Central Asia could become a spoiler for all of Beijing’s big Belt and Road ambitions.
On October 1, thousands of Chinese diaspora scattered across Central Asia and beyond celebrated their National Day with flag-raising ceremonies and parades. In China, these celebrations included a large military parade, showcasing new weapons and the country’s latest technology. But beyond China’s borders, amid these choreographed projections of national unity, the festival atmosphere has been disrupted by re-emerging, widespread anti-Chinese sentiment among the Central Asians.
Amid Chinas’ reorganization of the social fabric of the region, its growing presence and influence have been previously described as defensive, Beijing’s growing clout and economic developments for the last two decades have given it considerable leverage over the regional order and national narratives.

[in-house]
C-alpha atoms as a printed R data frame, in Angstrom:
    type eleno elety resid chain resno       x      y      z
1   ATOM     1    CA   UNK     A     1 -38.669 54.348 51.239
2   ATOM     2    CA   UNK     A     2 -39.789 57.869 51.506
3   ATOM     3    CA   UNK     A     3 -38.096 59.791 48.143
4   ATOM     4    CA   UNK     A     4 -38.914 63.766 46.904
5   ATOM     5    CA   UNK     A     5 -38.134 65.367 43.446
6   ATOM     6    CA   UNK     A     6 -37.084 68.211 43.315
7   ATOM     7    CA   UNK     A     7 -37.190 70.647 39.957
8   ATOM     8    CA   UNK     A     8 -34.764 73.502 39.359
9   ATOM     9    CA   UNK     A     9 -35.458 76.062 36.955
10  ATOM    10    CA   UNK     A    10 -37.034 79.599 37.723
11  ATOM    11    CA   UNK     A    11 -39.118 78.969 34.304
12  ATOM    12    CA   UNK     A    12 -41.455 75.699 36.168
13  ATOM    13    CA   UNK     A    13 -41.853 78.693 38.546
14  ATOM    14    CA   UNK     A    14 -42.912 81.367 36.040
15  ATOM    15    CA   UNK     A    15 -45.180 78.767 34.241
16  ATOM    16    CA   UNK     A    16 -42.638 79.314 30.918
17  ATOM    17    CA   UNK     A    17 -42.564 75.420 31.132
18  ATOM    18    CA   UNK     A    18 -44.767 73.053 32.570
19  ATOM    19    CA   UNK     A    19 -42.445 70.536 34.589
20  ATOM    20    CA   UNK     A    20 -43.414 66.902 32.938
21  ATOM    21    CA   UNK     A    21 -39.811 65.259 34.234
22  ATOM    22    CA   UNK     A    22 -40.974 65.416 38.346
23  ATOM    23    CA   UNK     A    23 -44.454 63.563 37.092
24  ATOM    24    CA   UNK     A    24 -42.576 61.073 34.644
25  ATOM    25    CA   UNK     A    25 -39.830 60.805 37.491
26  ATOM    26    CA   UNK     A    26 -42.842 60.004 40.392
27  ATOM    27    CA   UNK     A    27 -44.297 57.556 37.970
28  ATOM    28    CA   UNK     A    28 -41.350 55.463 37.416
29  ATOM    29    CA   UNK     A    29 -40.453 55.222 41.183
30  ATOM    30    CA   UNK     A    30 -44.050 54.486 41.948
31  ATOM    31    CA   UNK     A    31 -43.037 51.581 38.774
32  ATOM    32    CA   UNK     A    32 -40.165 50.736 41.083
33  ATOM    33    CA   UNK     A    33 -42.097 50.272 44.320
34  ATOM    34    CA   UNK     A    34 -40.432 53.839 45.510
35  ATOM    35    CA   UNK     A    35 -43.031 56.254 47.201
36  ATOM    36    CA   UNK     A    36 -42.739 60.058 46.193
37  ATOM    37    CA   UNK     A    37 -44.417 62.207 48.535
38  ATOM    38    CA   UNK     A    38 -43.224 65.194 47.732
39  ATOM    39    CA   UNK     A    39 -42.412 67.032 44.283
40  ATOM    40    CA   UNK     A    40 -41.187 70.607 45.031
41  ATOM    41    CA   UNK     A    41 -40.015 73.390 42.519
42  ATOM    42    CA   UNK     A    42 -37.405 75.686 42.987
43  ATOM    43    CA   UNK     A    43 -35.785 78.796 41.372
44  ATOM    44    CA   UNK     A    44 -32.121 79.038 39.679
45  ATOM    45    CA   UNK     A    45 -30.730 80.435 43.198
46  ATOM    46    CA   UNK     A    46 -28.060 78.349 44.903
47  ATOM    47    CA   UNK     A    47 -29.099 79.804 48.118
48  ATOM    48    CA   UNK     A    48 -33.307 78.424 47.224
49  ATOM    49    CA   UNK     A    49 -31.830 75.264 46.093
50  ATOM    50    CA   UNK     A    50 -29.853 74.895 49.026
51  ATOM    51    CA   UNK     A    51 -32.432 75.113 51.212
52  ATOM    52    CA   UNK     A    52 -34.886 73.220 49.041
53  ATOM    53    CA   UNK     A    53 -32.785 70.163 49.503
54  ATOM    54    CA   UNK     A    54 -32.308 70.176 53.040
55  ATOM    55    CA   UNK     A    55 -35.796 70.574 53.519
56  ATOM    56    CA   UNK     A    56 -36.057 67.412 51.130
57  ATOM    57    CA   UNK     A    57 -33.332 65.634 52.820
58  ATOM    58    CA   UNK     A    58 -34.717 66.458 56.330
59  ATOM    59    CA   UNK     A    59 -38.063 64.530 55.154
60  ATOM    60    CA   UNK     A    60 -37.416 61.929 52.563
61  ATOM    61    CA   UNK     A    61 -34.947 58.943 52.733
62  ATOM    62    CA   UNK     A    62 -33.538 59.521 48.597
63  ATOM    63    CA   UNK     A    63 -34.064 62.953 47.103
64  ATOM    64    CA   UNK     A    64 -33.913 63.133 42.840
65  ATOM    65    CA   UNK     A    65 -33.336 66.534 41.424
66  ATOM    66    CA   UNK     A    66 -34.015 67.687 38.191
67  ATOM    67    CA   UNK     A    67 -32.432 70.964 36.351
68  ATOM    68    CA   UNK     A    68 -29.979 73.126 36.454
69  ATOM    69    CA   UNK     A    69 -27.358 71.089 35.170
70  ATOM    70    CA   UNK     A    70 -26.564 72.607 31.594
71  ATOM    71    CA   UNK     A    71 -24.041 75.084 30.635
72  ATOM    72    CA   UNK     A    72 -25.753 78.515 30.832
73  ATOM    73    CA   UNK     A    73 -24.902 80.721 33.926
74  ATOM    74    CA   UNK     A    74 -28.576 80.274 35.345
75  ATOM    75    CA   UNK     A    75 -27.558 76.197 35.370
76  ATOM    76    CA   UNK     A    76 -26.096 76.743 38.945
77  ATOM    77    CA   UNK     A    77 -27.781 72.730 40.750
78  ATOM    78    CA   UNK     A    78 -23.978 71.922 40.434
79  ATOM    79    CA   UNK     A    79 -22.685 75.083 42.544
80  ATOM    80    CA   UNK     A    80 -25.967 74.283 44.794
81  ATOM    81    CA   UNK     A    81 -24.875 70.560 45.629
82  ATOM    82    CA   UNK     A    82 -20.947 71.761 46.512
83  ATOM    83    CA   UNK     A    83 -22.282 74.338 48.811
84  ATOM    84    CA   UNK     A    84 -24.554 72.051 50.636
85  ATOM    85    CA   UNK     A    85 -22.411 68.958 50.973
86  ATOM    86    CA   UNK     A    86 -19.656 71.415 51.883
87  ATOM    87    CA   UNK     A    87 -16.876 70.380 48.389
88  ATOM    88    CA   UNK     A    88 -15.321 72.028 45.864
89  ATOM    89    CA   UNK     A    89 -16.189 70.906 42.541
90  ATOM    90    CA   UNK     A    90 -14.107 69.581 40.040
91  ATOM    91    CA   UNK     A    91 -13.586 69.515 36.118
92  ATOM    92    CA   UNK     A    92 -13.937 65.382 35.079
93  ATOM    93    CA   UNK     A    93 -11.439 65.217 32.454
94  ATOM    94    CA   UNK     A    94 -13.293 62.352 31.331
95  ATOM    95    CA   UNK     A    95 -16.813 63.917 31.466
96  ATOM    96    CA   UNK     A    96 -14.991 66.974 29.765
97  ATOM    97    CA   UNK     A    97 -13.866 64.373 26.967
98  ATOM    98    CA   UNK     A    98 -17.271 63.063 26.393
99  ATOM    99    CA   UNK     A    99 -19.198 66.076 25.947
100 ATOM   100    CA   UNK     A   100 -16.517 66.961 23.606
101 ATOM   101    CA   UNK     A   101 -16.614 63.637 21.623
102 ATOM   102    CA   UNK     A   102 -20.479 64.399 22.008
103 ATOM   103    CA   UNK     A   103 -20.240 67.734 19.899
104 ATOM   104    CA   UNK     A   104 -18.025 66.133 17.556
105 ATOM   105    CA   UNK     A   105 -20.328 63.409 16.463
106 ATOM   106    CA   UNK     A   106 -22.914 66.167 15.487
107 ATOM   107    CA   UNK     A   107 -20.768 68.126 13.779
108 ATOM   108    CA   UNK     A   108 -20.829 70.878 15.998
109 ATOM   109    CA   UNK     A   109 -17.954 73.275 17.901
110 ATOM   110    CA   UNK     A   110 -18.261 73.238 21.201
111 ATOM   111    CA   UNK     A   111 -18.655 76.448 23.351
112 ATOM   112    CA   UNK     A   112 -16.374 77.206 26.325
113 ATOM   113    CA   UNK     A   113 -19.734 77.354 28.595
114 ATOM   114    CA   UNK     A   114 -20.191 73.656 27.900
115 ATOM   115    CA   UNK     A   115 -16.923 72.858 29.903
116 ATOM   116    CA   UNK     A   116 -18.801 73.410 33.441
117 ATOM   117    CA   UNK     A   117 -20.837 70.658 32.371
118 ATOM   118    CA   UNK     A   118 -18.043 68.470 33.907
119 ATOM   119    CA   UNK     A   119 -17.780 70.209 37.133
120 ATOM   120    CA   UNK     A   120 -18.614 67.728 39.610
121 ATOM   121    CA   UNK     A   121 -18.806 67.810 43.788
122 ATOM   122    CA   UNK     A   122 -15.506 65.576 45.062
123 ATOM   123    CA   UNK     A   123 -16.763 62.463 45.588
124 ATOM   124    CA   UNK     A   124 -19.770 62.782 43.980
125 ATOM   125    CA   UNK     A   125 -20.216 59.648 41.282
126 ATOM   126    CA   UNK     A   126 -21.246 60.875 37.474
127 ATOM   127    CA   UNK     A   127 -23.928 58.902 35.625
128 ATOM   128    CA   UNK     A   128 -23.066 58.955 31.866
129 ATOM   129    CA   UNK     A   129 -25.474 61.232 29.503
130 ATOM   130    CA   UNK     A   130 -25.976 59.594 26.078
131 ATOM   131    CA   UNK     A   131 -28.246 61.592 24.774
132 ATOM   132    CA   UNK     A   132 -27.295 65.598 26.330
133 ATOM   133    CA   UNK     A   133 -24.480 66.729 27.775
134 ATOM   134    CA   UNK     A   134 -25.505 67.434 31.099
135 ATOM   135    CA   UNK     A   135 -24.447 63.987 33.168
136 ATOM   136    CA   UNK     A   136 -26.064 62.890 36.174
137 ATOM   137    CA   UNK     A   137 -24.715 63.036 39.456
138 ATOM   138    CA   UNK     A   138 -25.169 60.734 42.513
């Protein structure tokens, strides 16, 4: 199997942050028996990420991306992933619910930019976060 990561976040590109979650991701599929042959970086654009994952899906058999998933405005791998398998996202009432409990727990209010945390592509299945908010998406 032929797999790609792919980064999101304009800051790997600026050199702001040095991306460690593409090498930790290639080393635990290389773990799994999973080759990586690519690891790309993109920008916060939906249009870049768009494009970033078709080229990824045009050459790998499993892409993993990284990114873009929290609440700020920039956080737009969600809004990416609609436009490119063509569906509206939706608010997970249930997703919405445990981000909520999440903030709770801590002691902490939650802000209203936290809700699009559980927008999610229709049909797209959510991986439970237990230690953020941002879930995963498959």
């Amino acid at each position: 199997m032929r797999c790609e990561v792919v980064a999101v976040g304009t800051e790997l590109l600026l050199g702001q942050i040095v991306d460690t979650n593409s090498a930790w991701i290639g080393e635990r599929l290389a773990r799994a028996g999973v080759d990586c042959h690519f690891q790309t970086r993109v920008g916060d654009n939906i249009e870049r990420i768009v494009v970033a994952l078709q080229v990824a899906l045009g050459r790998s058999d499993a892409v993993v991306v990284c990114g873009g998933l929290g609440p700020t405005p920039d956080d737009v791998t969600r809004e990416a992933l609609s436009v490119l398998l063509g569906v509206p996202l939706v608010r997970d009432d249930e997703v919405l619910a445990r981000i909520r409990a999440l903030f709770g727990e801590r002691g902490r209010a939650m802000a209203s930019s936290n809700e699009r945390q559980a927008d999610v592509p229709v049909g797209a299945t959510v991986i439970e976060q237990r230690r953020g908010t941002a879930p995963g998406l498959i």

Chinese interests and activities in Central Asia have been part of a carefully crafted plan. Initially, Beijing sought to demilitarize the borders, which was followed by a crackdown on the Uyghur community, the creation of a collective security framework through the Shanghai Cooperation Organization, the building of infrastructure and communications systems in the region, and finally an influx of soft power. However, Beijing’s presence in Central Asia is at times controversial, and rife with confusion and complications. Simply put, the Chinese have become, in part, a scapegoat for local grievances — economic and employment woes — and a focal point for sensitive cross-border issues such as the oppressive treatment of Mulsim minorities in China and accusations of debt-trap diplomacy.